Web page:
With the official announcement of the newly redesigned PS3 out of the way, John Koller, Sony’s director of hardware marketing, sat down with us for a few minutes to answer our—and your—pressing questions about the hardware. Can you still change out your hard drive? Will there be a power brick? Let’s find out.
Is this the standard system moving forward?
“This will be the hardware moving forward,” Koller told Ars. “Right now with the 80GB we’re selling down inventory, and this will replace that model.” The 160GB system was always intended to be a limited-time deal. And if you want to buy right now, go ahead—Koller told us the price drop on systems on the store shelves now is effective immediately. We went to the phones to check on that, and most GameStops in our area were not aware there was a price drop in place.
The point is made, though. This isn’t a slimmed-down model, or something that is going to be sitting next to the older systems for long. This is the new face of the PS3, and will soon be the only hardware configuration available at retail.
Can you still upgrade the hard drive?
“Yes, you can. It does not void your warranty. In fact, we encourage it,” Koller told us. He explained that the drive is now located on the front of the system, not the side, and changing out your hard drive will still be easy. “It’s a two-screw process,” he explained.
Don’t worry about being stuck with “just” an 80GB hard drive. The ability to install your own hard drive is still there, and Koller seemed enthusiastic about people modifying their systems in this way.
Will there be a power brick?
“This is a new power cable; it uses a third less power.” Koller answered. He then listed the three big changes made to the hardware: the power consumption has been decreased, the cooling system has been redesigned, and the Cell processor has moved from a 65nm process to a 45nm process.
He also told us that there will be a power brick, although we can expect it to be small. He laughs when I ask about the power brick’s size in relation to the 360’s power supply. “It’s nothing like that,” he assured Ars. There will also no longer be a power button on the back of the hardware; it has instead been moved to the front. [Update: after watching a few unboxing videos, it actually doesn’t look like they’ll be a power brick. There must have been some confusion on this question.]
Why was the ability to install Linux removed from the system?
“There are a couple of reasons. We felt we wanted to move forward with the OS we have now. If anyone wants to use previous models and change the OS, they can do so.” Koller said. “We wanted to standardize our OS.”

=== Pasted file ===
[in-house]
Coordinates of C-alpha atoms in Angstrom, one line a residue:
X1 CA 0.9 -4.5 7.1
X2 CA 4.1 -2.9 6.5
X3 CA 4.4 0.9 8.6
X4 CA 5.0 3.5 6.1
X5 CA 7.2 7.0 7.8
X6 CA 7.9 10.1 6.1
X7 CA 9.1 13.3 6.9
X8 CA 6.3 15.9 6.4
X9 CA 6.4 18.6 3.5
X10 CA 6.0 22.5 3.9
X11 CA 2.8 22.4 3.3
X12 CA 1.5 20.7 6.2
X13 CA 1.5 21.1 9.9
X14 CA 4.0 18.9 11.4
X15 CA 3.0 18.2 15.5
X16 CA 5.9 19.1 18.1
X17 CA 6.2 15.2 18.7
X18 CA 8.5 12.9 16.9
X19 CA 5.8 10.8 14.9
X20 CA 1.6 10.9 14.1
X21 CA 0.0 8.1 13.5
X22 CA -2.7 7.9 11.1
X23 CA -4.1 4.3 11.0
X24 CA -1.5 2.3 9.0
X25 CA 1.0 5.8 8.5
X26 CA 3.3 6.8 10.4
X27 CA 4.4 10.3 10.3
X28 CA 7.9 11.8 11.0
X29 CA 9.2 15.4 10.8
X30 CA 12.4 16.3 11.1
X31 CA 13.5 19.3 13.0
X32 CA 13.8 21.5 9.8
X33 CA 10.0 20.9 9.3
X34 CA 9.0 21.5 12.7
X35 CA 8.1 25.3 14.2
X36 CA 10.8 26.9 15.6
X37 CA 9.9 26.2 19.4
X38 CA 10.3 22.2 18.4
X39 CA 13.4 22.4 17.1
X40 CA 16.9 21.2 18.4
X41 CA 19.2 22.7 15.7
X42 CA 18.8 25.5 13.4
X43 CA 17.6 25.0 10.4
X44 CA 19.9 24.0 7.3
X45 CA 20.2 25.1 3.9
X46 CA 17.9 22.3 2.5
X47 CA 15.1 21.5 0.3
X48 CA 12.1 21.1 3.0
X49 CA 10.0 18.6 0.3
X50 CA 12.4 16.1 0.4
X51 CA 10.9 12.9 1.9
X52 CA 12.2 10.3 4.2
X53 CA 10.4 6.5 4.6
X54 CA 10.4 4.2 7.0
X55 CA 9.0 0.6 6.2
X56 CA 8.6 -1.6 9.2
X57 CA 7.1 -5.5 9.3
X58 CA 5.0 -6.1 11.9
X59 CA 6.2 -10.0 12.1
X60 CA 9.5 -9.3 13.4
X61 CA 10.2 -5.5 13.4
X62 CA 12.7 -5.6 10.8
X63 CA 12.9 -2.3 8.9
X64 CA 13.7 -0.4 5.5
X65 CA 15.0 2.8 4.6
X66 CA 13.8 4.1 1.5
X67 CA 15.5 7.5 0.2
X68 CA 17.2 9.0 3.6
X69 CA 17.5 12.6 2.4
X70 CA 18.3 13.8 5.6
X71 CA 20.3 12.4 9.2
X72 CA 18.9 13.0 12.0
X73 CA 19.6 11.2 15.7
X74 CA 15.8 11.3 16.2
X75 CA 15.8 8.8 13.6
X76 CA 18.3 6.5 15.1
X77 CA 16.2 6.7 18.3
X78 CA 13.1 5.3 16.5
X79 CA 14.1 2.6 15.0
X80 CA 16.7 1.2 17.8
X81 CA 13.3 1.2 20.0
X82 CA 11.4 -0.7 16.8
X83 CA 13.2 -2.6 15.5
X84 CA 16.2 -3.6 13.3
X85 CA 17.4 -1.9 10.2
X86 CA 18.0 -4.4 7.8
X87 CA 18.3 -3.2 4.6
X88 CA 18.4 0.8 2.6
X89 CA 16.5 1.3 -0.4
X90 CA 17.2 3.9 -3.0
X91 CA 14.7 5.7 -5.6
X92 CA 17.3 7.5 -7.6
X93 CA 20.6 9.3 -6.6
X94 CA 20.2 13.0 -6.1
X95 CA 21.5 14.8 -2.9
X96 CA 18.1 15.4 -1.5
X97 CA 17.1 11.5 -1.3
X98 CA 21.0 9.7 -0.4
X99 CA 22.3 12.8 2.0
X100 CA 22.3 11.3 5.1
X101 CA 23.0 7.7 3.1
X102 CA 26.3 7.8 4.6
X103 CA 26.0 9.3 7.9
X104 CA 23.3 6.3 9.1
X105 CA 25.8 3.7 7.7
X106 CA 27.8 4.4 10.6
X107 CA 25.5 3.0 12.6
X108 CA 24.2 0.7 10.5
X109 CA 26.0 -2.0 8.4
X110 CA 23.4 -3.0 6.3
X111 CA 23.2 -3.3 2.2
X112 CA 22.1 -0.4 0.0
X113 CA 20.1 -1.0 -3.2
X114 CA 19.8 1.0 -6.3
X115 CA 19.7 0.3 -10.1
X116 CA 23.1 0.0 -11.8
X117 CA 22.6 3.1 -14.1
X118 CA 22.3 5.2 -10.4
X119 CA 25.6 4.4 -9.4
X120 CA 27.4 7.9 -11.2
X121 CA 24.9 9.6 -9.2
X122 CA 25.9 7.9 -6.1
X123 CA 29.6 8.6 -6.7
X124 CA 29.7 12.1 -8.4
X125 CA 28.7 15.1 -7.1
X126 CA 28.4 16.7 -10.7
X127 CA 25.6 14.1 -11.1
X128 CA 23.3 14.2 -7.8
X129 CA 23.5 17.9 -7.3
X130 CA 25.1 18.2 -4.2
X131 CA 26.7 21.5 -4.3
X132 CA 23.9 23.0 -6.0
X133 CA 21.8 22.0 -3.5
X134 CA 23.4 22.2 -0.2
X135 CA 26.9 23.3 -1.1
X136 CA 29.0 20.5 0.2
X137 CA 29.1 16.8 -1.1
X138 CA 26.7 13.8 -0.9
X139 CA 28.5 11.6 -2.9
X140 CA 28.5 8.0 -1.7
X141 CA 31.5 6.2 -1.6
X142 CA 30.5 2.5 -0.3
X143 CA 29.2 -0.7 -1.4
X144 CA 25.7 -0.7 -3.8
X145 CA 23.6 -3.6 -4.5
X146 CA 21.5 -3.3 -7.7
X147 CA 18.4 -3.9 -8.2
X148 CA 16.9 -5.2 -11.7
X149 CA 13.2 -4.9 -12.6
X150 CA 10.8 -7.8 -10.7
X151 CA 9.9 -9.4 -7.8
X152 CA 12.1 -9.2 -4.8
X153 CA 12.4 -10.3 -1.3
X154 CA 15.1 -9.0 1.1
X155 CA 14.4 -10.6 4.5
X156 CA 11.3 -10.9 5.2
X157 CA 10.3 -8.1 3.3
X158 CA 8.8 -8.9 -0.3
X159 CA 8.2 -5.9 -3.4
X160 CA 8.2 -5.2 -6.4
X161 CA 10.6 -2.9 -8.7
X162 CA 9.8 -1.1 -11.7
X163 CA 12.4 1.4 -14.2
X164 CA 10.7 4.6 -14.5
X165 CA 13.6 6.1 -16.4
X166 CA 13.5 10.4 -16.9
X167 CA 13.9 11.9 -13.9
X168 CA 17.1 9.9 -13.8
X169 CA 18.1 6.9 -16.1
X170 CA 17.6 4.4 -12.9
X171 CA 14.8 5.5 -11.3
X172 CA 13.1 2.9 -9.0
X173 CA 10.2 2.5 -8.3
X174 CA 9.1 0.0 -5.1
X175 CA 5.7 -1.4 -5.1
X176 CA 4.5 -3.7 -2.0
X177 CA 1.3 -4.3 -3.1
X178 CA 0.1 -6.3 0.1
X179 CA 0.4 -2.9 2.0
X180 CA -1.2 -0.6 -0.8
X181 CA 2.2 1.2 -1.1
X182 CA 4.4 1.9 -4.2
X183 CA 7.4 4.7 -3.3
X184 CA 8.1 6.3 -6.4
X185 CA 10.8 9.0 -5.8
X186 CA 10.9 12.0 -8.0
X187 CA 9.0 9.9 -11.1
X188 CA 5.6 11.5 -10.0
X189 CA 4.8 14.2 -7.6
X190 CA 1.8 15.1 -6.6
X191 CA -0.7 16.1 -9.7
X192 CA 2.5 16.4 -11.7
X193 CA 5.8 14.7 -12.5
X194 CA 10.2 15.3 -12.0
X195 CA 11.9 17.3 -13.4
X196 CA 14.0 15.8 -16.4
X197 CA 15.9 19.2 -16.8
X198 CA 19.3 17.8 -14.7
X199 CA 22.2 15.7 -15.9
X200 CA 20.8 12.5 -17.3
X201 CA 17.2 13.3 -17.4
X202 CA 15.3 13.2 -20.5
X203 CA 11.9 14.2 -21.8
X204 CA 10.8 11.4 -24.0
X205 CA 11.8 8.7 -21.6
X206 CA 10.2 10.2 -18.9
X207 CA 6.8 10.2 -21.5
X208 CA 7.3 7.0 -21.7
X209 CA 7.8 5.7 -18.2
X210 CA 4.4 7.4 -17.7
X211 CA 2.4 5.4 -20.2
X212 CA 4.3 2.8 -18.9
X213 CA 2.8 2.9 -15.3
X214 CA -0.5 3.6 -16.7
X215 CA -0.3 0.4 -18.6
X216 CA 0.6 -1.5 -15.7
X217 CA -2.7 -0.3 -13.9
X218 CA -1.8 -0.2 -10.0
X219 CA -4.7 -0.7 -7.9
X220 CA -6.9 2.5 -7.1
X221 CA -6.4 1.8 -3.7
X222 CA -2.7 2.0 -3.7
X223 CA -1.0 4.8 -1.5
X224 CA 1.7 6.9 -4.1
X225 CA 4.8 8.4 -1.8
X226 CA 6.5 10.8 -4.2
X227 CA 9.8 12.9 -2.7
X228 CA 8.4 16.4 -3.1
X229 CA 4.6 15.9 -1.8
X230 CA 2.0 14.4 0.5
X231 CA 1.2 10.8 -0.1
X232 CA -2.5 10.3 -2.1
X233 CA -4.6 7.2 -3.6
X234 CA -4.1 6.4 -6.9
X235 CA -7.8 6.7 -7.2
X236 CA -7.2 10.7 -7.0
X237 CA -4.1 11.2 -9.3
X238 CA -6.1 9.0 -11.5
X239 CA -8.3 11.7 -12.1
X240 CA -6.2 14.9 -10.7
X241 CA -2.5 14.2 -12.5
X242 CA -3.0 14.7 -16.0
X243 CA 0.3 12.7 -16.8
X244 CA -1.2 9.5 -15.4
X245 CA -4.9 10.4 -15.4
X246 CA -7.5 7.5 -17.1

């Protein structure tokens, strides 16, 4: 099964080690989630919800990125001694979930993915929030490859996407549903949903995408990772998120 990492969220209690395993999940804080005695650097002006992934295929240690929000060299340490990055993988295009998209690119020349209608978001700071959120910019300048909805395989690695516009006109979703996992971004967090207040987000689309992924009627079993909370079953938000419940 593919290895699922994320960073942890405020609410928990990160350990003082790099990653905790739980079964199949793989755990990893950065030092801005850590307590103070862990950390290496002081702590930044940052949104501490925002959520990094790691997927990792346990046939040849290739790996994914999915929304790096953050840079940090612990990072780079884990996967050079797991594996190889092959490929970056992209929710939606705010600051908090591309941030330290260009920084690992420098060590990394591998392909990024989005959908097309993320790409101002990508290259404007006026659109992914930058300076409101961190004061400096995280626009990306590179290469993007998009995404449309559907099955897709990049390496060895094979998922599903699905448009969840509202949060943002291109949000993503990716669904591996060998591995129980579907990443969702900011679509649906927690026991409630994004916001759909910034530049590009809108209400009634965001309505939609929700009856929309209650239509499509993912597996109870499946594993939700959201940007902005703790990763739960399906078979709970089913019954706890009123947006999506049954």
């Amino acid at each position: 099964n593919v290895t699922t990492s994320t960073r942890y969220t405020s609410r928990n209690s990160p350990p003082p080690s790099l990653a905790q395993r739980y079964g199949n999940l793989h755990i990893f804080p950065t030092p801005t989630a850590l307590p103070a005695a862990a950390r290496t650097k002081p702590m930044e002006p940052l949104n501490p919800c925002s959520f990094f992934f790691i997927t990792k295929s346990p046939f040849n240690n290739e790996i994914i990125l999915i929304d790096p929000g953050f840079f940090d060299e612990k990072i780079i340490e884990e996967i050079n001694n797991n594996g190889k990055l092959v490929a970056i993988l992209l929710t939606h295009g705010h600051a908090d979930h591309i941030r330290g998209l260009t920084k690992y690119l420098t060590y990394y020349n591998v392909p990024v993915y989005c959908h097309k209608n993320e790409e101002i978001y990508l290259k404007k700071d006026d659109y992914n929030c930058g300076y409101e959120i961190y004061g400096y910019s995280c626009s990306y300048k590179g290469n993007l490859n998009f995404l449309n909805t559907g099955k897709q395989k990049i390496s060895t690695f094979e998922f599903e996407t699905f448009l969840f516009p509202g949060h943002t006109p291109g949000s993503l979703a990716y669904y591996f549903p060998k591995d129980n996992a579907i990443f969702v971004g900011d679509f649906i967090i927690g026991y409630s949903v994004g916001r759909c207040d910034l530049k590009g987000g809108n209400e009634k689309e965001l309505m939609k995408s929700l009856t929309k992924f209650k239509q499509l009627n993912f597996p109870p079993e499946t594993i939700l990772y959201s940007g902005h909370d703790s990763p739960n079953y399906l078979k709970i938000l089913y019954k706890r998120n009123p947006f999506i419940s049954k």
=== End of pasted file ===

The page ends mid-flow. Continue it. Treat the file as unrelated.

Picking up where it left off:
Do we need to stop yapping about backwards compatibility?
“It’s not coming back, so let me put that on the table,” Koller says with an air of finality. But it’s all people ever talk about!
“It’s not as big as a purchase intent driver as you may be hearing,” he claimed. “We’ve got such a substantial lineup of titles on the PS3; most people are buying the PS3 for PS3 games. They’ve buying it for PS3 games and Blu-ray movies.”
“That won’t be returning,” he repeats.
How many logos does one system need?
There is the multicolored logo that has been with the PlayStation since the first system, the logo that even Koller referred to as the “Spider-Man Logo,” and the new PS3 logo seen on the top of the new system. So which one should we be paying attention to?
“We’re in the process of replacing the Spider-Man font to the PS3 logo. [The new design] will be the logo moving forward, that will be in place on the hardware and peripherals and software, starting with Uncharted 2.”
The older PS logo on the front of the system has been changed from the multicolored design to silver. Koller says that decision was made to standardize the logo across all the territories the PS3 is sold.
Will Kmart be punished?
Koller laughs at the question. “I don’t know what you’re talking about!” he said. “We value all our retail partners. They just got a little excited.”
Sony is likewise clearly excited about the new design of the system and the price drop. “We expect a material and substantial increase in sales and purchase intent,” Koller told us. Is a $300 system with a smaller design enough to get gamers excited about the PS3? We’ll see, starting in September.
ahah… new slim ps3.. with price cut – sure many will finally join the clan.. but together with price cut, a cost downed unit. my biggest concern would be the loss of Linux compatibility. to most might not think this is essential, but to those who wanted a next-gen console that serves multi-purpose usability, linux gives this. with the exclusion of linux in this slim ps3, we might see lesser support for PS3 linux users. that’s bad for some of us here.. apart from that, a matte black console? i bet the shiny ones looks more exclusive there.. what else was cut down in this new ps3? let’s just wait till someone bought it and disect the thing.. article stolen from ars technica.